Could the NSA Reduce CO2 Emissions?
April Fools’ Day in the USA inspires pranks and hoaxes, and smart readers beware unusual news stories on that day. Here are some fictional news headlines and stories that if real, would certainly accelerate Smart Grid and other infrastructure upgrades, as well as reduce CO2 emissions.
1. Congress Creates Green Bank Fund to Modernize American Infrastructure
In an unprecedented acknowledgement of the dire state of national electrical, water, gas, and transportation systems, bipartisan Congressional passage of the Green Bank Fund will result in the equivalent of a Marshall Plan to modernize vital American infrastructures. A White House aide, speaking on conditions of anonymity, revealed that the President and Congressional leaders worked behind the scenes to hammer out this agreement. The Green Bank Fund takes money Congress previously allocated to weapons programs that the Pentagon didn’t want, like the Abrams tank, and makes it available as a source of seed capital to state-based Green Banks. “Leaders from both parties realized that our economic and national security rests on a strong and resilient infrastructure. The Green Bank Fund will help capitalize infrastructure upgrades and create the foundation for a secure economic future going forward,” said the aide, adding that “the latest ASCE report card scared the hell out of political leaders.”
All kidding aside, Green Banks are one of the latest innovations in finance that have positive impacts on Smart Grid progress. Green banks provide low-cost sources of capital for state-wide projects that meet their criteria. Green Banks leverage public and private sector funds and eliminate gaps in financial supply chains that often confront projects that use innovative technologies like renewable generation. While the situation is improving for utility-scale projects, projects at the individual home or building scale languish without funding. Connecticut first initiated a green bank in 2011, with other states now planning similar financial programs to align infrastructure and policy goals with newly available public and private capital.
2. Congress Kills Fossil Fuel Subsidies
In an unprecedented overhaul of the tax code, the permanent tax breaks for fossil fuel companies were eliminated today, over vociferous objections from representatives from oil-producing states. The resulting annual $4B in savings will be redirected to residential and small business weatherization projects in all 50 states. The projected results include local economic growth through increased employment as well as savings in energy bills and improved comfort for many Americans.
Without a doubt, clean renewable energy sources are given second class tax status through temporary measures that can expire every few years and thereby cause significant trepidation in investor communities. Immensely profitable multinational fossil fuel companies receive permanent breaks written into the US tax code. It’s blatant tax code policy discrimination that picks winners (fossil fuels) and losers (clean renewables). Today’s situation is anything but a level playing field, although there are valiant efforts in Congress to offer renewables one tax treatment that is only available for fossil fuel companies today. The bipartisan Master Limited Partnerships Parity Act does exactly that.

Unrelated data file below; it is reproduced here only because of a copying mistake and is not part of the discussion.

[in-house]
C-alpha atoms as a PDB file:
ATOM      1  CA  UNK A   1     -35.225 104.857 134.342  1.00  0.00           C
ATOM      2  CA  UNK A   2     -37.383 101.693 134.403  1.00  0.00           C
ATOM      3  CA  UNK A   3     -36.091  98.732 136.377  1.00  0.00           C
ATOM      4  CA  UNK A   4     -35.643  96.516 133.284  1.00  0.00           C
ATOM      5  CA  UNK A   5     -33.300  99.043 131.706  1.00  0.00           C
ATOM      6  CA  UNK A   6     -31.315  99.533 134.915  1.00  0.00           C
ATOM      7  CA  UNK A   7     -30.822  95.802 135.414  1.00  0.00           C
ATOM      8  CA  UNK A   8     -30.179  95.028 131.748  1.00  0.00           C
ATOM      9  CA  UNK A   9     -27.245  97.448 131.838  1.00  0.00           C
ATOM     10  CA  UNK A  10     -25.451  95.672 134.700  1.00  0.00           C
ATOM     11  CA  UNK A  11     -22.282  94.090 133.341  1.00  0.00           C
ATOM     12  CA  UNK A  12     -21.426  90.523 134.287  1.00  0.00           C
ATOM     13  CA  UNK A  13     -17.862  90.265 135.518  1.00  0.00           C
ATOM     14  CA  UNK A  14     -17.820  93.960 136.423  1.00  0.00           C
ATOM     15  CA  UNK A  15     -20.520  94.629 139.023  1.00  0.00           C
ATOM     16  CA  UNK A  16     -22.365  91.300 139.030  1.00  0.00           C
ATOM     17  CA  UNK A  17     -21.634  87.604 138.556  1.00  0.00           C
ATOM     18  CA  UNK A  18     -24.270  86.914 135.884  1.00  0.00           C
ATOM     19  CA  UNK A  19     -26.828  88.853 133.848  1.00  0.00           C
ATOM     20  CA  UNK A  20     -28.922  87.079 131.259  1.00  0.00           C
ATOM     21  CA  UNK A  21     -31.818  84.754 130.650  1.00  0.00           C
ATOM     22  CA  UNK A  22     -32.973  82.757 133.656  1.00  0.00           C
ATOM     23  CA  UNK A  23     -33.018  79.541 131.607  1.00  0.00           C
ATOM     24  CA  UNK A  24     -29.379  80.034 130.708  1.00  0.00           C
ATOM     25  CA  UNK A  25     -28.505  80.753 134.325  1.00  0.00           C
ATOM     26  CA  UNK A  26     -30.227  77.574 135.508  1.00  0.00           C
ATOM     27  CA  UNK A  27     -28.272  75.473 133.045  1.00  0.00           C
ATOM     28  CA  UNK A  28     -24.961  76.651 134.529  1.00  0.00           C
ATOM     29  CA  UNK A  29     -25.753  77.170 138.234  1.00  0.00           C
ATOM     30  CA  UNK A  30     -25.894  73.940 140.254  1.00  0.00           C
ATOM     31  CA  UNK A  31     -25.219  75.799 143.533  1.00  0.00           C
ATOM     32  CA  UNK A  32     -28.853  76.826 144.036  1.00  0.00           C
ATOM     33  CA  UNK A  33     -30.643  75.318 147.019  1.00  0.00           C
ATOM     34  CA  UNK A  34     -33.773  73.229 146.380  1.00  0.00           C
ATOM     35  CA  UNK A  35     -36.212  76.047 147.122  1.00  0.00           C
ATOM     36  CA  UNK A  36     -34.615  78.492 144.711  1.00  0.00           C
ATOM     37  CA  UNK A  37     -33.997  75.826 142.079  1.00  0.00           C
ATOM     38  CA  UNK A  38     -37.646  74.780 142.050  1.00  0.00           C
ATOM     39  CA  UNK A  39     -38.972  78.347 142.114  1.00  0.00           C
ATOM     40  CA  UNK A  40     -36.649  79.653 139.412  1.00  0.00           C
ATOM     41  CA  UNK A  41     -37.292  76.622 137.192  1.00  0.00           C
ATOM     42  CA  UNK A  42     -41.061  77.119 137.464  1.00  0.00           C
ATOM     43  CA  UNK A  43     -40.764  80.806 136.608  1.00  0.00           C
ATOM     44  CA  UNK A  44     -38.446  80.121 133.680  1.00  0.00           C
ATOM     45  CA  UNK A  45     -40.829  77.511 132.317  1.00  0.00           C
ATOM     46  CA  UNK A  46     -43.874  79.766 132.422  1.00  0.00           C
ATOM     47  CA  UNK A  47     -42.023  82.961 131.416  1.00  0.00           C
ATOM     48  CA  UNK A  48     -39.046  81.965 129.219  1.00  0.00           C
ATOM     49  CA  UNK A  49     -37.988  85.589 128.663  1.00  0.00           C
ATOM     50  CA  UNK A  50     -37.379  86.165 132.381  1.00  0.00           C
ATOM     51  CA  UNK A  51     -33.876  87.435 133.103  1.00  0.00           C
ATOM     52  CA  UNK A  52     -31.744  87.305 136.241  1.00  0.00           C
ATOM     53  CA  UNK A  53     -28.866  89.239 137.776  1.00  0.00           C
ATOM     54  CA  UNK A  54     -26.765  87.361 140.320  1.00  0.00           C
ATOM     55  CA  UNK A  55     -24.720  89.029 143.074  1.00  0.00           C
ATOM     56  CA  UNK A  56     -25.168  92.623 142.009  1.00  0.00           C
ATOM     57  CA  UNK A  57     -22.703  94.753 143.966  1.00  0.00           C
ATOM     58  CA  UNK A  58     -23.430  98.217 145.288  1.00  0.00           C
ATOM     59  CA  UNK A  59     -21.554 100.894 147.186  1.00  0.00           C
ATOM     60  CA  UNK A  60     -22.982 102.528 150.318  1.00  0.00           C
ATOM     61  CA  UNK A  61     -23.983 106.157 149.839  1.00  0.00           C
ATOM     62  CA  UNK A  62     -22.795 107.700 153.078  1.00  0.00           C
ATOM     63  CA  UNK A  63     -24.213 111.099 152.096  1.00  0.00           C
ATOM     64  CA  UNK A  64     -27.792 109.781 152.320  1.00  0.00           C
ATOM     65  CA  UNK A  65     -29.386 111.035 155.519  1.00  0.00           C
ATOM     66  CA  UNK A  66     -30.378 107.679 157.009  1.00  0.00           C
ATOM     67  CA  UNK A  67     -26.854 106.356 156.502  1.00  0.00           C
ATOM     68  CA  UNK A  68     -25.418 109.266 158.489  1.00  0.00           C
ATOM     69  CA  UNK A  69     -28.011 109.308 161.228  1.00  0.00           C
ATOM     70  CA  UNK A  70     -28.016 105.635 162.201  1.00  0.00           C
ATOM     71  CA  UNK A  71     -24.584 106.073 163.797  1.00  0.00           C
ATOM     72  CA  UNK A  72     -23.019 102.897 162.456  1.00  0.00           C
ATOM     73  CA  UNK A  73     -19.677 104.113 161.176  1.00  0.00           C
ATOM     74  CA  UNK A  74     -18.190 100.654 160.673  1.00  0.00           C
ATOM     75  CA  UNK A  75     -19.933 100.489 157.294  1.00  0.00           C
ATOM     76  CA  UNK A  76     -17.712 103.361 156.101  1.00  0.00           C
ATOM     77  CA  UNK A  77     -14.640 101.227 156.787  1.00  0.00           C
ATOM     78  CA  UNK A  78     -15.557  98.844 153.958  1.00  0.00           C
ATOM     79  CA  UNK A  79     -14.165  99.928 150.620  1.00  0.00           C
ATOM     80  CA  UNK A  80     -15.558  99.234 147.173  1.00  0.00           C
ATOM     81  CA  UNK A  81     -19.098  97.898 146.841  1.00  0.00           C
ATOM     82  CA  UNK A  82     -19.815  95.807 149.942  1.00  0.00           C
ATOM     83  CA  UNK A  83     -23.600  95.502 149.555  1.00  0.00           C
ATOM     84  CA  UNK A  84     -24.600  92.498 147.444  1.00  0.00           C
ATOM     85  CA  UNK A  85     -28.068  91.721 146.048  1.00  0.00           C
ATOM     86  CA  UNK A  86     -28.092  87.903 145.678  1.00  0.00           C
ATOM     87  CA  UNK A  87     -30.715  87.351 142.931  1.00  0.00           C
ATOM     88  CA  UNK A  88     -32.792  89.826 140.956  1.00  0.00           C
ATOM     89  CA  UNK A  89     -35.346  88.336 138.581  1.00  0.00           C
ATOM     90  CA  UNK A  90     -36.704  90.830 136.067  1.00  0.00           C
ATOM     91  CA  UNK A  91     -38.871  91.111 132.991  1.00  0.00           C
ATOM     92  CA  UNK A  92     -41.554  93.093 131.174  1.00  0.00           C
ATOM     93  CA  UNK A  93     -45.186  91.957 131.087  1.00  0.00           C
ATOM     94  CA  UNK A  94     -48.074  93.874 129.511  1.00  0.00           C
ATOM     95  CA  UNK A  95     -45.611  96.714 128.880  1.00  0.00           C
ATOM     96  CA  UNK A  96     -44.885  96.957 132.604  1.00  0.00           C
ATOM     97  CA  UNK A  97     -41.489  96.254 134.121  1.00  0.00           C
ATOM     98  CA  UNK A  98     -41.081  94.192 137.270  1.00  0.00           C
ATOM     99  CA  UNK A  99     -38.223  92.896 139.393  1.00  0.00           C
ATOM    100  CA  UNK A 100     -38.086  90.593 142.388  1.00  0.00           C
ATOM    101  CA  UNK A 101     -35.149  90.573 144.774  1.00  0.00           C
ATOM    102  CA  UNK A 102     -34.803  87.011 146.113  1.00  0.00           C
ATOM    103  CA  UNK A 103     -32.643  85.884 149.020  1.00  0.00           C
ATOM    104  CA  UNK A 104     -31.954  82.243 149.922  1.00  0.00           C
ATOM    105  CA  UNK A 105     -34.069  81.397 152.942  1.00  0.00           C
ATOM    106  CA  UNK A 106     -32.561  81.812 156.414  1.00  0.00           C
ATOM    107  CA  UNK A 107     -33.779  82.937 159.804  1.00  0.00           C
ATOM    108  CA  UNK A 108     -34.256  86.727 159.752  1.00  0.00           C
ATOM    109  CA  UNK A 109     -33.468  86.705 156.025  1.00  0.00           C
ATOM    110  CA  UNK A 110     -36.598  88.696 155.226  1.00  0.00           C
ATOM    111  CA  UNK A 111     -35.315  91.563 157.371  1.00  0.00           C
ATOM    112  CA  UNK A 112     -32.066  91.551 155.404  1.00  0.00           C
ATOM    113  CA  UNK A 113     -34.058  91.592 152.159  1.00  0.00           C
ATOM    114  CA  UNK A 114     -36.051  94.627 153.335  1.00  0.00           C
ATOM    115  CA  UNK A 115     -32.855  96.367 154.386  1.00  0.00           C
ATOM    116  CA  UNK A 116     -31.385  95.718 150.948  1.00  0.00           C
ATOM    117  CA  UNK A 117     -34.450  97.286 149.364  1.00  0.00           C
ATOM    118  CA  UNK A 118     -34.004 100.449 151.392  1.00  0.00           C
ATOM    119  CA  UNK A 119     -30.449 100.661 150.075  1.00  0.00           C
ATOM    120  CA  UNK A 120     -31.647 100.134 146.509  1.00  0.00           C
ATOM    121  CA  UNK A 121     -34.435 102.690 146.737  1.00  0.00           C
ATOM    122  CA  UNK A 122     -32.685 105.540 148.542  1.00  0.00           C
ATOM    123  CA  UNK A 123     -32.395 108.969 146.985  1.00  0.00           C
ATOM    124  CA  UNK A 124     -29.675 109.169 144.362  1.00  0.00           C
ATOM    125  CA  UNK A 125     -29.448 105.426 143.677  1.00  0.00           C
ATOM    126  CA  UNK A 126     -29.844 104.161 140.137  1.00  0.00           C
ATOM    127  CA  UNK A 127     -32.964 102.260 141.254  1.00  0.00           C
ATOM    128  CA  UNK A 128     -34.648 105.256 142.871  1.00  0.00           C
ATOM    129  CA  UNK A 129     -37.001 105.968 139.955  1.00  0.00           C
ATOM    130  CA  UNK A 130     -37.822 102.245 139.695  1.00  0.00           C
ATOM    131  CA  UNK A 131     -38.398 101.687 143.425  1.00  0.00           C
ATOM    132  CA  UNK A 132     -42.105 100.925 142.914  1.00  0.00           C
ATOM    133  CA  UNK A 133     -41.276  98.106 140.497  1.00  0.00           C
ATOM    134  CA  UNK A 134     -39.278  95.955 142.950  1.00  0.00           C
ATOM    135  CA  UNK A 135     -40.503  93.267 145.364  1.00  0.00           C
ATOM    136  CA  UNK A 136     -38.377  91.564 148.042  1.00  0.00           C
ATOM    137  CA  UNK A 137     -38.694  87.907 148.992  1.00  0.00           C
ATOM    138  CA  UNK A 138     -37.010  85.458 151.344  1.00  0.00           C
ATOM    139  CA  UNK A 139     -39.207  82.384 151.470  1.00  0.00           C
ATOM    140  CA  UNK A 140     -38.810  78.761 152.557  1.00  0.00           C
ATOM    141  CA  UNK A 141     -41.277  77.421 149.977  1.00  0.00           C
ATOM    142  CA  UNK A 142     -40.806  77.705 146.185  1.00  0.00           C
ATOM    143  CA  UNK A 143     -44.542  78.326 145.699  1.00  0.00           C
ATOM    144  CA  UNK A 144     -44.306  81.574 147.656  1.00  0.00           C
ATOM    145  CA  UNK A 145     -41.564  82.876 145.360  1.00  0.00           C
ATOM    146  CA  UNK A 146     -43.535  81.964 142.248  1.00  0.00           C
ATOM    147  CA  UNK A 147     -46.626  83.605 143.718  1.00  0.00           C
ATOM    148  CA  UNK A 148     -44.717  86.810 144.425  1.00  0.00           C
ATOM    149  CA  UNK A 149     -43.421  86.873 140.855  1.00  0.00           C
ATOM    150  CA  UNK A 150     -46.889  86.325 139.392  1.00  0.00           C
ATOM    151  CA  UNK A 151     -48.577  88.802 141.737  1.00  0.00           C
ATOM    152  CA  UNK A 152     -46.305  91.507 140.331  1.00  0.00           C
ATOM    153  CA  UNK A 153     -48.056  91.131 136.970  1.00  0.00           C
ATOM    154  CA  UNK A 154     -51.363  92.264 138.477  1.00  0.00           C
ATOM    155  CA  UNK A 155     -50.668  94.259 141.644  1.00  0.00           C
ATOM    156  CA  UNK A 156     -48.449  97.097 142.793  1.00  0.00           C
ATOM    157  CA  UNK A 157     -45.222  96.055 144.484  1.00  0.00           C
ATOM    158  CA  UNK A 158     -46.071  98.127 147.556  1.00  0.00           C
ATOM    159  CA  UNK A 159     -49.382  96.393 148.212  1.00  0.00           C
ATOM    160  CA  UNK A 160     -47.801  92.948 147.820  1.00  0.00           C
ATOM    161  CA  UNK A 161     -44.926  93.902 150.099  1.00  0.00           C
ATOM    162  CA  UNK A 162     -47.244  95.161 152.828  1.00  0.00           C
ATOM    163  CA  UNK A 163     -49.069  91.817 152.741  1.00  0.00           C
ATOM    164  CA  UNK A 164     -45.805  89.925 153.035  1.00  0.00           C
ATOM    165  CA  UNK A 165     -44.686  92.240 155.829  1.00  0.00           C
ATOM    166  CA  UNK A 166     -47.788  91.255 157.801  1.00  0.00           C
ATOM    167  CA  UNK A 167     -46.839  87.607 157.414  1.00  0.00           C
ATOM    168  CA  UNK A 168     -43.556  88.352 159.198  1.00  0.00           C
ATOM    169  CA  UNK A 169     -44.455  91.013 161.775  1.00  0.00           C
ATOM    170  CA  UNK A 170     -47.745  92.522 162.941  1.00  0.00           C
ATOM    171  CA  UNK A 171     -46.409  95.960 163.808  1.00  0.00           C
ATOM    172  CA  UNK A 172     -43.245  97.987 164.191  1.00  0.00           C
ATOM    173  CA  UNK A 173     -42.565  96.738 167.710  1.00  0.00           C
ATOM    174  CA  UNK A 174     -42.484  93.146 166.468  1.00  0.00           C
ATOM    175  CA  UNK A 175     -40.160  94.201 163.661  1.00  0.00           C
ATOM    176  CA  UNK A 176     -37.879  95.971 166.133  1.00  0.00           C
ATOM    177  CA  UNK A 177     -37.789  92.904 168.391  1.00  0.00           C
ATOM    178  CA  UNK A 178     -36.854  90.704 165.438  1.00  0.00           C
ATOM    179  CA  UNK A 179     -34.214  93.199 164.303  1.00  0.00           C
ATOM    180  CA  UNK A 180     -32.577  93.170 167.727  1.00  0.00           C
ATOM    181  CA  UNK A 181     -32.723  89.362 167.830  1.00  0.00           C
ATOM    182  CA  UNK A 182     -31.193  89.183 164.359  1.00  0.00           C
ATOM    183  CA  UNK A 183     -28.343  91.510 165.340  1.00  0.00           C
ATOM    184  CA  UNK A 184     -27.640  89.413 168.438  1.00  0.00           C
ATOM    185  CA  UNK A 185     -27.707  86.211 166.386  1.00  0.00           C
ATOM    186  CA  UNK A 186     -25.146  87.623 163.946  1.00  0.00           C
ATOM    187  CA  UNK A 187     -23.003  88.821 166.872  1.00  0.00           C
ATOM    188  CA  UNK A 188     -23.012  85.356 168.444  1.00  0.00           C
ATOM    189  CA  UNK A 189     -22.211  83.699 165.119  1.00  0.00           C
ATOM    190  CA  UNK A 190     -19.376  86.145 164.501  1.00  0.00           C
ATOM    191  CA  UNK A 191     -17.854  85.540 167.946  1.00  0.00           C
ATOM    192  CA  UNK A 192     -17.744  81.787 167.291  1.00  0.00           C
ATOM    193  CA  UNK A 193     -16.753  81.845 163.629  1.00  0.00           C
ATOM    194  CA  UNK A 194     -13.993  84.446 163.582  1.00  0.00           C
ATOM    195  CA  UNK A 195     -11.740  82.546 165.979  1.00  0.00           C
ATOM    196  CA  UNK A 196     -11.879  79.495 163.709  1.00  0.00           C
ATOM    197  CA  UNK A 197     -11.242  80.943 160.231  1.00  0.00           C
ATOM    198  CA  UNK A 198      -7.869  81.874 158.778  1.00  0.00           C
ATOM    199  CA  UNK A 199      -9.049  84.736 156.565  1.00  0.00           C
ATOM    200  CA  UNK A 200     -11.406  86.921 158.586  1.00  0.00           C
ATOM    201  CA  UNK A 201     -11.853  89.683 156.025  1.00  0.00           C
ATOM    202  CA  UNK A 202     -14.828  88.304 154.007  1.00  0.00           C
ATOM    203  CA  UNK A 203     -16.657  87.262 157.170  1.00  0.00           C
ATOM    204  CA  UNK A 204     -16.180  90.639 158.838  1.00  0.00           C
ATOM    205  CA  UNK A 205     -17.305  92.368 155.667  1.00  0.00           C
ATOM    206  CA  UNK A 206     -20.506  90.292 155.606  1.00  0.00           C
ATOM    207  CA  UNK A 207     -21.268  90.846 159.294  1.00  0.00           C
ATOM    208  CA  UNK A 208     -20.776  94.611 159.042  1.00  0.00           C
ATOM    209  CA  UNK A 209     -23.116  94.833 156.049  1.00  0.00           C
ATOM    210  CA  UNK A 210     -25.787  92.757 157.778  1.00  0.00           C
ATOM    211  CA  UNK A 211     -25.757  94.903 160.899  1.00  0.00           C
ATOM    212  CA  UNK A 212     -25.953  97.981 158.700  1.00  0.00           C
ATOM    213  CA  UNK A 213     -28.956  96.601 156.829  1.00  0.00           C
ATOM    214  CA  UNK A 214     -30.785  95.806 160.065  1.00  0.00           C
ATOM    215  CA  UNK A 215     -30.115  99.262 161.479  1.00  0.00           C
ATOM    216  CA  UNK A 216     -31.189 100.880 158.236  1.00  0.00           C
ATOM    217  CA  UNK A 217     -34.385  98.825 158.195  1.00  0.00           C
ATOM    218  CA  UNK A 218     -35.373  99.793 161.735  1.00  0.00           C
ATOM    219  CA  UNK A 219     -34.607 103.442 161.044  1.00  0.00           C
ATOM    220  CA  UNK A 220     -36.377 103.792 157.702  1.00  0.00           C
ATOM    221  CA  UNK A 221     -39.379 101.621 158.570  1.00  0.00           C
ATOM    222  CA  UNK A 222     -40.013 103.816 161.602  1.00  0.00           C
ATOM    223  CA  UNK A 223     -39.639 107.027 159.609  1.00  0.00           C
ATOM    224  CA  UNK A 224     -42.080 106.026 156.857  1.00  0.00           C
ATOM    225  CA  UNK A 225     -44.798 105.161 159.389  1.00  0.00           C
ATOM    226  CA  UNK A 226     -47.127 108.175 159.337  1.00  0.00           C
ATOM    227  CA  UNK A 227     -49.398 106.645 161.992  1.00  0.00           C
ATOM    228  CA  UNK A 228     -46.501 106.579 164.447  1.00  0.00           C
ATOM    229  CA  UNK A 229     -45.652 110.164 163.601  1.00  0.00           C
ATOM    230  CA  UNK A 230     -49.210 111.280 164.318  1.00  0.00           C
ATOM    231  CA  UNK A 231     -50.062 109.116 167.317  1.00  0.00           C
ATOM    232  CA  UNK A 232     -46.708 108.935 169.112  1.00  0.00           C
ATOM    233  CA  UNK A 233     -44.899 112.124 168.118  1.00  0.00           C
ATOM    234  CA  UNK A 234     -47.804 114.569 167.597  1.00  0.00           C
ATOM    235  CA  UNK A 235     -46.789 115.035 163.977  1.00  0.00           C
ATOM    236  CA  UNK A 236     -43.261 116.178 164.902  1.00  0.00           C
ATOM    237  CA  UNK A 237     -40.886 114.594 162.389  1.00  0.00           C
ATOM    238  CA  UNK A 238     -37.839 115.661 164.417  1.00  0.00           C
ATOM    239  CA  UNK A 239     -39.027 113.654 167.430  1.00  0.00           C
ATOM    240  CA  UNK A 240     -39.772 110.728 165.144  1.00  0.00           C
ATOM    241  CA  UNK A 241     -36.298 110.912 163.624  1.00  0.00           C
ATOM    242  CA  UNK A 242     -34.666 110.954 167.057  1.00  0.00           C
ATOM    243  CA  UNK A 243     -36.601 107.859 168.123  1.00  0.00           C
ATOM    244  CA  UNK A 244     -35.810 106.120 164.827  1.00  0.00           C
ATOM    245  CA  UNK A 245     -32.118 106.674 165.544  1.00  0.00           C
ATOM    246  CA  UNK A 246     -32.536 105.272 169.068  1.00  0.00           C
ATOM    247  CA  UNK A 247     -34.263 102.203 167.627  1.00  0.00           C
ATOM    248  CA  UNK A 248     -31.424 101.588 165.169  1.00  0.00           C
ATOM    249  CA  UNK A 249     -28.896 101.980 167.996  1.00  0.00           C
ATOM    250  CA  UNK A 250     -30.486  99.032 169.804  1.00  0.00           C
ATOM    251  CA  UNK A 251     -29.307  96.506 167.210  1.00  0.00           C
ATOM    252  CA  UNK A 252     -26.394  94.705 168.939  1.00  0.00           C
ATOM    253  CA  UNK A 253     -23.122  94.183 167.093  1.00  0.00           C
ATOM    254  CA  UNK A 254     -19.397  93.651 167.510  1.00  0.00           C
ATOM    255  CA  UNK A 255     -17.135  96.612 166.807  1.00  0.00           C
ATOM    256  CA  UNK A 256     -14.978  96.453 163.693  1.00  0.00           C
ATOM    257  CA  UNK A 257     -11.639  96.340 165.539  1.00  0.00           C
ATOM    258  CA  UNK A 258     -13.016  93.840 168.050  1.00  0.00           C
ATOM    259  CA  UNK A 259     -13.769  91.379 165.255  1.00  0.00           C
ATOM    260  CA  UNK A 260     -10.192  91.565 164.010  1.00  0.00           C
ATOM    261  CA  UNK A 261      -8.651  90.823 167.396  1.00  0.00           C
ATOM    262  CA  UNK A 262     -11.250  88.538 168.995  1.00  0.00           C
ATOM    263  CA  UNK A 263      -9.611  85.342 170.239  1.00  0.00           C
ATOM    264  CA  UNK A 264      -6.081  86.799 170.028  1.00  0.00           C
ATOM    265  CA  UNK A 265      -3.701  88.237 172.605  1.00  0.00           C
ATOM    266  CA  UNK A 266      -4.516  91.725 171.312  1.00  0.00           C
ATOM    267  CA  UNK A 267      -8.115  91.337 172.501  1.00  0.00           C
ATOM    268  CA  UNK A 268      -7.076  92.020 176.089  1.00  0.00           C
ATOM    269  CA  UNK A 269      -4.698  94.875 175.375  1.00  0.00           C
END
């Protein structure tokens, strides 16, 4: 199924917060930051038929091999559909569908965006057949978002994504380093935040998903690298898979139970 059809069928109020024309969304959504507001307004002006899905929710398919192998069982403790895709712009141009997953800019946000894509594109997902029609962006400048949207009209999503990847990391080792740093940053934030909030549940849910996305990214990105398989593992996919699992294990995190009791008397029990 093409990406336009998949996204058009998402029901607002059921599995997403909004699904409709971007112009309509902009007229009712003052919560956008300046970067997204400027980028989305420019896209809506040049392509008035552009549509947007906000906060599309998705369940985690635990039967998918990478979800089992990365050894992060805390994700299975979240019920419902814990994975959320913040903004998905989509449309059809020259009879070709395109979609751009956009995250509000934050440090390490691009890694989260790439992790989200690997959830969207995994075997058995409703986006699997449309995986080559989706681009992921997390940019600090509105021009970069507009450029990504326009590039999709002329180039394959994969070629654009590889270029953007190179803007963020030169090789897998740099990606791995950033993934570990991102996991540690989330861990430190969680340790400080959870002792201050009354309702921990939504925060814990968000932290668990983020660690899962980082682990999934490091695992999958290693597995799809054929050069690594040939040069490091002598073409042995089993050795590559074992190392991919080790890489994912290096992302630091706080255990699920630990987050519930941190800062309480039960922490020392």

Equally important, a redirection of the $4B annually saved by eliminating unnecessary tax breaks to well-established fossil fuel companies would have powerful payoffs to communities, ratepayers, and taxpayers. A 2010 Oak Ridge National Laboratory study stated that for every $1 invested in weatherization, there’s a $2.51 benefit to households and society. Each weatherization household gets $1.80 back in reduced energy bills, money which can then go towards food, healthcare, or education. An additional 71 cents is returned to communities in increased local employment, reductions in uncollected energy bills, and reductions in weather-related deaths in dwellings.
3. CO2 Emissions Reduced Thanks to NSA Anti-spam Initiative
The NSA, maligned for spy activities around the world, achieved heroic status today. Using its sophisticated technologies to ferret out spammers, they shut down their operations, dismantled their networks and financial operations, and identified perpetrators to local law enforcement agencies. “Spam email constitutes about one fifth of a typical business’s email traffic in a year. Eliminating this traffic not only improves the productivity of everyone with an email account, it also reduces the demands for electricity at every stage of the spam lifecycle,” said an NSA resource who requested anonymity. “We’re proud to do our part to combat human-caused climate change.”
Yes, it costs electricity to create, transmit, distribute, filter, display, and delete spam. Thus spam email contributes to greenhouse gas emissions. A study commissioned by McAfee identified a total of 62 trillion spam emails were sent globally in 2008, consuming 33 billion kWh and producing 17 million metric tons of CO2. That translates into enough electricity to power 2.4 million homes in the USA and the amount of CO2 produced by 3.1 million internal combustion engine vehicles. Sadly, the most recent numbers for 2010 indicate that email spam climbed to 95 trillion messages.
The sections of this article in italics are fictional stories today. Which headline do you think is most plausible and may come true?
Photo Credit: April Fools' Energy Savings/shutterstock
Christine Hertzog is the founder and Managing Director of SGL Partners and the Smart Grid Library, delivering consulting and information services in the Smart Grid and Smart Infrastructure ecosystems. Her firm provides pragmatic guidance to vendors, utilities, and governmental entities, covering a broad range of needs such as market entry strategies and design and deployment of ...
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